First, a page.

Who was Louis Pasteur?
Louis Pasteur was born in 1822 in Dole, France. His discovery that most infectious diseases are caused by germs, also known as the "germ theory of disease," is one of the most important in medical history. His work became the foundation for the science of microbiology, and a cornerstone of modern medicine.
As Pasteur was growing up, his teachers thought that Louis was not fit for advanced studies, and felt he should carry on the work of his father as a tanner of leather. However, one teacher realized that Pasteur was bright and found he was slow, yet methodical and persistent.
Eventually Pasteur was schooled in Paris by some of the best teachers. He soon became a professor at different schools and took on various projects. Throughout his life, one major discovery led to the next discovery in a natural progression of research.
Pasteur discovered that weakened forms of microbes could be used as an immunization against more virulent forms of microbes. As a pioneer of immunology, Pasteur lived at a time when thousands of people died each year of rabies. He spent years working on a vaccine. Just as he was about to experiment on himself, a nine-year-old boy, Joseph Meister, was bitten by a rabid dog. The boy's mother begged Pasteur to experiment on her son. Pasteur injected the boy for 10 days -- and the boy lived. Decades later, of all things Pasteur could have etched on his tombstone, he asked for 3 words, "Joseph Meister lived." Pasteur believed our greatest legacy to be those who live eternally because of our effort.
Louis Pasteur was first to describe the scientific basis of fermentation. Shunned by doctors and fellow scientists, Pasteur documented in great detail the method that allowed sugar to turn into alcohol, by way of yeast. Pasteur showed the yeast to be an organism which did not require oxygen for fermentation to occur. This showed Justus Von Liebig who had maintained the fermentation was purely chemical, to have been mistaken. Pasteur demonstrated that mild heating applied after fermentation would kill the microorganisms and prevent souring.
Even though controversial, Louis took on the question of whether spontaneous generation (life from non-life) or biogenesis (life from life) was true. He decided to repeat the experiments of Redi and Spellanzani and create his own to answer objections of critics. With a specially constructed bent flask, Pasteur demonstrated conclusively that decay was produced by air-borne microorganisms. This refuted the doctrine of spontaneous generation. When he was asked if he believed in evolution, he said, "no." His studies showed that life only comes from life and that life comes from parents similar to themselves. Pasteur questioned the theory of evolution, because Darwin did not base his ideas on experimental proof. Louis said, "Do not put forward anything that you cannot prove by experimentation."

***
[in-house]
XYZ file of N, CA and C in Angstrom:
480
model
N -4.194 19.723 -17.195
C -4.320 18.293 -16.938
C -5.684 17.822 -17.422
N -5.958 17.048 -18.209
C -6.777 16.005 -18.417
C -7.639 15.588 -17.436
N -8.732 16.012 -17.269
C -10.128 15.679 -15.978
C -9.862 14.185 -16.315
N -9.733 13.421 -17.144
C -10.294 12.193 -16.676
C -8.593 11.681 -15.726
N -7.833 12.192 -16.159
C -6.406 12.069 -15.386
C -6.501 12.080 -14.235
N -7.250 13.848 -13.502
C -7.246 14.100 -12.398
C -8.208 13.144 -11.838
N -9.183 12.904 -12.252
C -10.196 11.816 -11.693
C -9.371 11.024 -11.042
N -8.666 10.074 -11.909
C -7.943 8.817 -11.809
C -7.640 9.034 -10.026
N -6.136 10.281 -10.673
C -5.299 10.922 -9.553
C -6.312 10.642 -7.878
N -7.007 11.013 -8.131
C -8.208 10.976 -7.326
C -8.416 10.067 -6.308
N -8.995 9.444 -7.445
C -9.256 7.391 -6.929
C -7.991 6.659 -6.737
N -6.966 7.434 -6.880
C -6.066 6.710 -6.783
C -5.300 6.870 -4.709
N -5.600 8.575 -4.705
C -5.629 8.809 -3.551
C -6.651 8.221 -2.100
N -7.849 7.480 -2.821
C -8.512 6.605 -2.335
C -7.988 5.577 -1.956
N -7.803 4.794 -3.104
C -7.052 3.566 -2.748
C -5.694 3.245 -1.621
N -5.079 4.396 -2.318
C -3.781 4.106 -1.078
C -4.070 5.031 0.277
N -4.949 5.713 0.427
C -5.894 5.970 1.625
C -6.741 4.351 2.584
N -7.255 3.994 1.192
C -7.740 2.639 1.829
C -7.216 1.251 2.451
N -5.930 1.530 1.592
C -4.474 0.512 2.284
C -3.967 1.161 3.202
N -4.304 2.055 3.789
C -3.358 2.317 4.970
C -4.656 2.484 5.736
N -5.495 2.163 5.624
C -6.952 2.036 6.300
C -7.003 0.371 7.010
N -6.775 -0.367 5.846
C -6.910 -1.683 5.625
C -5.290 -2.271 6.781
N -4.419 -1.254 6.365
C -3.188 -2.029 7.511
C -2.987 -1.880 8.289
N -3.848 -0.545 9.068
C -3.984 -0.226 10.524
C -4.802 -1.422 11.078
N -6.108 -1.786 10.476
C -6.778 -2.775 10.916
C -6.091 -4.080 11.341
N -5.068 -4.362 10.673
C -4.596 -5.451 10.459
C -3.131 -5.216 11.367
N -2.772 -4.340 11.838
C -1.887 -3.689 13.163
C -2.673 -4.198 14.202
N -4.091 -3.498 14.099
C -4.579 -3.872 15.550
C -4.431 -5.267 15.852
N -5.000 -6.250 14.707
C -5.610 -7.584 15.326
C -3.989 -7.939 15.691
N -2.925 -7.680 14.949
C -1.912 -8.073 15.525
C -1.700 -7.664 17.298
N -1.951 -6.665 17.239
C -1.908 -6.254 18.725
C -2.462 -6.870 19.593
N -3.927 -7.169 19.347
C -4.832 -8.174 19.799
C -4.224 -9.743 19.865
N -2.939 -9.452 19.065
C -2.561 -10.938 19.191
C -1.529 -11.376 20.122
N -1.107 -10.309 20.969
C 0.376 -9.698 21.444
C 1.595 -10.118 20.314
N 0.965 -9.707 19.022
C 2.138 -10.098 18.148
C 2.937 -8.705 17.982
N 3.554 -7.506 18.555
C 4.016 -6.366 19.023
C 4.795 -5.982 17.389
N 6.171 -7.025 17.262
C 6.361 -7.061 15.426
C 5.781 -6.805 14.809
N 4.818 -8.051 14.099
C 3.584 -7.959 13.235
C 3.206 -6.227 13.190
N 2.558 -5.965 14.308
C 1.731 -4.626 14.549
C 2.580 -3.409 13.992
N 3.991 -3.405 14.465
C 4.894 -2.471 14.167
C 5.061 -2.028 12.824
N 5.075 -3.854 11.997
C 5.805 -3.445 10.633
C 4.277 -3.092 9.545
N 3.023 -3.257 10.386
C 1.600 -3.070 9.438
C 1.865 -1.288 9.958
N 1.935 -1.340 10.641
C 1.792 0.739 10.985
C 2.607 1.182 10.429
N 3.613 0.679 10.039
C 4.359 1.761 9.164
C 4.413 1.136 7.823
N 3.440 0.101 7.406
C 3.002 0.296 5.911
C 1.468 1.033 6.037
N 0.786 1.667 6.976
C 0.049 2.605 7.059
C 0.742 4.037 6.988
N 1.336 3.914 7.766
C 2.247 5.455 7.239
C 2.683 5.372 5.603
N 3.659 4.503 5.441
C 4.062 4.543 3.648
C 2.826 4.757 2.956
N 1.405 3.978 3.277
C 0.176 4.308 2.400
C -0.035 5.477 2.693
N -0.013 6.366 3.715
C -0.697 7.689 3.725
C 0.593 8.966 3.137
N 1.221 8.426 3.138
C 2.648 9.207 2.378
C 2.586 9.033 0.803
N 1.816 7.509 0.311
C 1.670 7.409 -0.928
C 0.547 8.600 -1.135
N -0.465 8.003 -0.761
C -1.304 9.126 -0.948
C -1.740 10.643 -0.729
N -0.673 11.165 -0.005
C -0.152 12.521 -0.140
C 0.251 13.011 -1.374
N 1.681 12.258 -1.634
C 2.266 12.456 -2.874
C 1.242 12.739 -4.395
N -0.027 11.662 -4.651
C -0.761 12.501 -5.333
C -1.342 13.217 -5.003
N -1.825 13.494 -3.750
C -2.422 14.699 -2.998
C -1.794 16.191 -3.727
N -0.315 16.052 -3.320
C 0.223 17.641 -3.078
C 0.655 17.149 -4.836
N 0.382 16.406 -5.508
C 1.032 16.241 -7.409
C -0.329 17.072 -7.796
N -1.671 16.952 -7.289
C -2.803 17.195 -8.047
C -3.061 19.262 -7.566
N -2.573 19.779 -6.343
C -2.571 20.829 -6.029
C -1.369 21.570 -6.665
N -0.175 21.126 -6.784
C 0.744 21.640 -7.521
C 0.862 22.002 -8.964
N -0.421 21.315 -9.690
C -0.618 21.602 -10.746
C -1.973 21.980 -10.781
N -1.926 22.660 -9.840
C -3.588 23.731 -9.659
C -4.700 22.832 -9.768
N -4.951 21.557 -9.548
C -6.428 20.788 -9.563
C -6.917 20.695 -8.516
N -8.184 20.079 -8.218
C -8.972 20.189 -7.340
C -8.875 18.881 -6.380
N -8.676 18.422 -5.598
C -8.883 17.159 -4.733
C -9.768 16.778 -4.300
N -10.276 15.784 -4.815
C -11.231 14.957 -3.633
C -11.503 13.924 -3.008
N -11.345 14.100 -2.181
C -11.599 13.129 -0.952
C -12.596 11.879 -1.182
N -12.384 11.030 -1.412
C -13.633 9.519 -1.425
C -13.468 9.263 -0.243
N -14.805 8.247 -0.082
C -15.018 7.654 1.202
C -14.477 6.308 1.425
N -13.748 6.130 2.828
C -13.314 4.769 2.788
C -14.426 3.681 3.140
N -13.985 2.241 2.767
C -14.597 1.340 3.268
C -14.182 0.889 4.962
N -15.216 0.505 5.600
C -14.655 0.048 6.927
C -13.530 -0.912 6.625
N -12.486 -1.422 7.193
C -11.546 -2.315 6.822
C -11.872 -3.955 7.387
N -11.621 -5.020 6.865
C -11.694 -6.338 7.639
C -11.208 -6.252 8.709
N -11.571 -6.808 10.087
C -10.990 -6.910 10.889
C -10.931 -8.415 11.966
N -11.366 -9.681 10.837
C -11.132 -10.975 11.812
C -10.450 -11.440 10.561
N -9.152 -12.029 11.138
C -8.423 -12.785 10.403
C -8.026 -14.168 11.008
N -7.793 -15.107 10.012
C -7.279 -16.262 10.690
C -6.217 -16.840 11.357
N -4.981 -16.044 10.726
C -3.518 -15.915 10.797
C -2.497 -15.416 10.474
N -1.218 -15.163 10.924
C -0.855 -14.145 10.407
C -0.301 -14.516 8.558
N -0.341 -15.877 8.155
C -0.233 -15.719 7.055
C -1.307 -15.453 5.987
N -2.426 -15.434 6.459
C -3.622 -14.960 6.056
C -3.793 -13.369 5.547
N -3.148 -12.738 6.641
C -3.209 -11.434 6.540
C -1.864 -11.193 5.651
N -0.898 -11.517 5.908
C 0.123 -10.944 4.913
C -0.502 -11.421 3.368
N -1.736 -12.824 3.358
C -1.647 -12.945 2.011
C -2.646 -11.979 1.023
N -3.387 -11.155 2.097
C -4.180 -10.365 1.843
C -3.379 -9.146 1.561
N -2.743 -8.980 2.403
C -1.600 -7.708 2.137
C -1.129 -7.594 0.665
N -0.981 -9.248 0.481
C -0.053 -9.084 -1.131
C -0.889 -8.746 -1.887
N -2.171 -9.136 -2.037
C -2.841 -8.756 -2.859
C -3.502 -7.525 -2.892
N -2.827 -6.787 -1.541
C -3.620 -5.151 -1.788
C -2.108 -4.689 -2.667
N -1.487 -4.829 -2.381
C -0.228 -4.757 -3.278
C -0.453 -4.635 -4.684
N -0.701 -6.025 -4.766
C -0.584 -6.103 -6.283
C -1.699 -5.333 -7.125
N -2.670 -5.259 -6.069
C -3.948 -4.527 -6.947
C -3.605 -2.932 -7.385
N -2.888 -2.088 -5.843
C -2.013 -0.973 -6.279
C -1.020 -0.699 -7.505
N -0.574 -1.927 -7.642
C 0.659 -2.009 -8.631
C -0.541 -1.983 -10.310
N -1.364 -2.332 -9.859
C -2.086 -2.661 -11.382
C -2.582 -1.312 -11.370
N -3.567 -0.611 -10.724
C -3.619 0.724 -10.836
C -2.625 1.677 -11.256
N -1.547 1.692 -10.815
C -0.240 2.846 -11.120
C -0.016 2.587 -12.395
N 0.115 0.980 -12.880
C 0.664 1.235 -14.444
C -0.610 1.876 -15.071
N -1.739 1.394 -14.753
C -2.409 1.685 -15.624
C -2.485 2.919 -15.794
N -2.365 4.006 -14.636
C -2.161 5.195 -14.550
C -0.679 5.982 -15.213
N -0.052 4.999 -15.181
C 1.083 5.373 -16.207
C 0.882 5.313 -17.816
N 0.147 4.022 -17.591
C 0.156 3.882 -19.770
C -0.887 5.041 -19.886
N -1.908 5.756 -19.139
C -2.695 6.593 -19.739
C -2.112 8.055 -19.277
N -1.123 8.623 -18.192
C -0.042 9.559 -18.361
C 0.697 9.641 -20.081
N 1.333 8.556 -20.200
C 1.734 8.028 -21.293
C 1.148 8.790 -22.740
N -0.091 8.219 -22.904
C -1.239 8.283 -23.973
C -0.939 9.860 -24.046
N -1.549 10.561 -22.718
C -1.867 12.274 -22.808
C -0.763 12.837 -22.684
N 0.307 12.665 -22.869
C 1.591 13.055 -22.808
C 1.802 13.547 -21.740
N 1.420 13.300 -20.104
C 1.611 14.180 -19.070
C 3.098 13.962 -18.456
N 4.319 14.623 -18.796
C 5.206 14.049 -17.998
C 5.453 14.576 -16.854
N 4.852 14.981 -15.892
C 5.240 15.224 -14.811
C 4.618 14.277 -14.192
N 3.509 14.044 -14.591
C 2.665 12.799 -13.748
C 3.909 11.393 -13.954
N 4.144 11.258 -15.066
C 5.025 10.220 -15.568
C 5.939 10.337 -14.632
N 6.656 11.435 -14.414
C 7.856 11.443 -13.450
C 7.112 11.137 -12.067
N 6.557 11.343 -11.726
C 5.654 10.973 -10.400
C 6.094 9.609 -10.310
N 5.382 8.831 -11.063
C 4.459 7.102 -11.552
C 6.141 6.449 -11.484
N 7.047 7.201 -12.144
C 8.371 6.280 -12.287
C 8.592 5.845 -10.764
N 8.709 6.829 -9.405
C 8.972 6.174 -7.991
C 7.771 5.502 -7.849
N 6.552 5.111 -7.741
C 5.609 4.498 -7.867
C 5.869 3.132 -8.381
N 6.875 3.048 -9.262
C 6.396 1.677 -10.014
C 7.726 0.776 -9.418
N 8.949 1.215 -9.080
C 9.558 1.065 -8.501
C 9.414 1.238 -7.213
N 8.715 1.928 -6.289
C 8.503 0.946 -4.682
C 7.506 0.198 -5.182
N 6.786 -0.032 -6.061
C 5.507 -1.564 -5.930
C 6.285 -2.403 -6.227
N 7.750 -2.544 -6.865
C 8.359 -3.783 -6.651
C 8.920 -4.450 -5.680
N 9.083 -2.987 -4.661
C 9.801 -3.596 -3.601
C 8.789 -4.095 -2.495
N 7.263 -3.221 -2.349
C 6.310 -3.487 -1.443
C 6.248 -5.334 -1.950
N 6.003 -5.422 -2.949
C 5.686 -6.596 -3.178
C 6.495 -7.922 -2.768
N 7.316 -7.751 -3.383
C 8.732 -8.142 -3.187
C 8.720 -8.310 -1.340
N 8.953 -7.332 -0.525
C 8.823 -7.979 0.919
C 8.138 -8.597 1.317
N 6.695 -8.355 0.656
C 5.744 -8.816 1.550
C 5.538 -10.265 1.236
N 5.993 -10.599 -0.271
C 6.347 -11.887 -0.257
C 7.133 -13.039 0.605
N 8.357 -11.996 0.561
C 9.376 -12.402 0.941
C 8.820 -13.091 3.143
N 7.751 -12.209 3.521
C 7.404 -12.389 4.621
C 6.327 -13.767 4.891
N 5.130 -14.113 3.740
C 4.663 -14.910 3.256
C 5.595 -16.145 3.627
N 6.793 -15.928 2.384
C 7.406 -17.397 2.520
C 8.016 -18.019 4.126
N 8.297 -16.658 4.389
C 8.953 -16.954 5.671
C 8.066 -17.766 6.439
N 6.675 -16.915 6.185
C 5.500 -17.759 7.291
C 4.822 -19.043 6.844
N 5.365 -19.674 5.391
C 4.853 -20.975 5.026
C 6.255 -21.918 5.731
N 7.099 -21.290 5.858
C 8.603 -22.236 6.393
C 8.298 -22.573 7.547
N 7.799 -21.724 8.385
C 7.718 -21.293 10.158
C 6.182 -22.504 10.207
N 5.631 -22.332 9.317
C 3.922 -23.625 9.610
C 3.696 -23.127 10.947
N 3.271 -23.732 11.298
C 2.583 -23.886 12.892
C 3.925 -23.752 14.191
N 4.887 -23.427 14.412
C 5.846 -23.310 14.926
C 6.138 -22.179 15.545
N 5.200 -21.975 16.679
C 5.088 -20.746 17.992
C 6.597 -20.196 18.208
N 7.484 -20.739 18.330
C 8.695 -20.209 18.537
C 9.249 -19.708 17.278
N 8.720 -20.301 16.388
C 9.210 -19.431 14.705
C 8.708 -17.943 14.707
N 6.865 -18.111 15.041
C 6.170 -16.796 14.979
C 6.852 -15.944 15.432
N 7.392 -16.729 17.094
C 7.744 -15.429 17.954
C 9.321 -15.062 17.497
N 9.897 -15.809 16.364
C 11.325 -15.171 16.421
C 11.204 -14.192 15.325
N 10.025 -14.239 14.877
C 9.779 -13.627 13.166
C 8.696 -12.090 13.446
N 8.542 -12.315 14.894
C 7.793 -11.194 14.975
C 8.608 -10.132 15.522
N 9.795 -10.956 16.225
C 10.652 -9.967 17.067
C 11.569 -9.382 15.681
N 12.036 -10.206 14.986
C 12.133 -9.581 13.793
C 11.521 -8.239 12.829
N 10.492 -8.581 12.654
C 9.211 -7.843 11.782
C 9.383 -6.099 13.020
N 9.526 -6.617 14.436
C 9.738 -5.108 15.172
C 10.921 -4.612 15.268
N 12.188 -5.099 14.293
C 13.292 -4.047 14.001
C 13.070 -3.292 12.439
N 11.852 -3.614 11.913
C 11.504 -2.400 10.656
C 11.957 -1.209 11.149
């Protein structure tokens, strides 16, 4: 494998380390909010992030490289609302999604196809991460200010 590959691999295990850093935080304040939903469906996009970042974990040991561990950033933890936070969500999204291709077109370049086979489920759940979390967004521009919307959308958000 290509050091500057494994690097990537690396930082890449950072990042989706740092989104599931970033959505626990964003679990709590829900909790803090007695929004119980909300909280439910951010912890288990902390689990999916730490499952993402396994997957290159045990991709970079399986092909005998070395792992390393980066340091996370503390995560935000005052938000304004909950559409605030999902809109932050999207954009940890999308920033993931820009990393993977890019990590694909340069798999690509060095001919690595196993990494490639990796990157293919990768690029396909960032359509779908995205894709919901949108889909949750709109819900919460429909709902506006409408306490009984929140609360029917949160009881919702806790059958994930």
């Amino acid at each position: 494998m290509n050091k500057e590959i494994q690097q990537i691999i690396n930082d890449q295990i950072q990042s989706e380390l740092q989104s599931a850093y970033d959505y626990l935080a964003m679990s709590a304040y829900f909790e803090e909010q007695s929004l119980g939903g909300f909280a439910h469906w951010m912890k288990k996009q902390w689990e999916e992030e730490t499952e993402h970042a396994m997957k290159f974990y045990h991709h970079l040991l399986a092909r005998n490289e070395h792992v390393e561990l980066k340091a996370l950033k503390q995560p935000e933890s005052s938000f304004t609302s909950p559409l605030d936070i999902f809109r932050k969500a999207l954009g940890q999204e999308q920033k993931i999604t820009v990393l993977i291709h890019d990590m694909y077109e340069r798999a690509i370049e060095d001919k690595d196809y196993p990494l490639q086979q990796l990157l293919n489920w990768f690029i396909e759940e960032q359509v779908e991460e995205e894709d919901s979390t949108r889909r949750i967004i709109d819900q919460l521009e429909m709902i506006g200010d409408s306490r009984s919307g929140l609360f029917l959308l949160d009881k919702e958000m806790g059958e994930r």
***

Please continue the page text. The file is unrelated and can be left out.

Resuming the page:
Rather than destroying his belief in God, Pasteur's brilliant discoveries made him humble as he contemplated the marvels of divine creation. He argued that the notion of spontaneous generation (like materialism) threatens the very concept of God the Creator.
Pasteur also discovered the parasite responsible for killing silkworms, and saved the French silk industry by recommending that all infected worms and mulberries be destroyed. Pasteur's work with silkworm parasites and air-borne germs led him to propose the germ theory of disease. He pressed doctors to disinfect their instruments by boiling and steaming. He found that septicemia was caused by an anaerobic bacterium. He urged surgeons to use clean instruments, wash their hands, and disinfect their gauze and bandages.
Louis Pasteur may be most well known for the invention of pasteurization, a process by which harmful microbes in perishable food products are destroyed using heat, but leaving the original product unharmed.
Pasteur was a thorough, highly intuitive researcher who always considered the wider ramifications to his work. While he revered science, Pasteur always believed that there were spiritual values that transcend it. Pasteur died in 1895, but his phenomenal contributions to microbiology and medicine can still be witnessed today.
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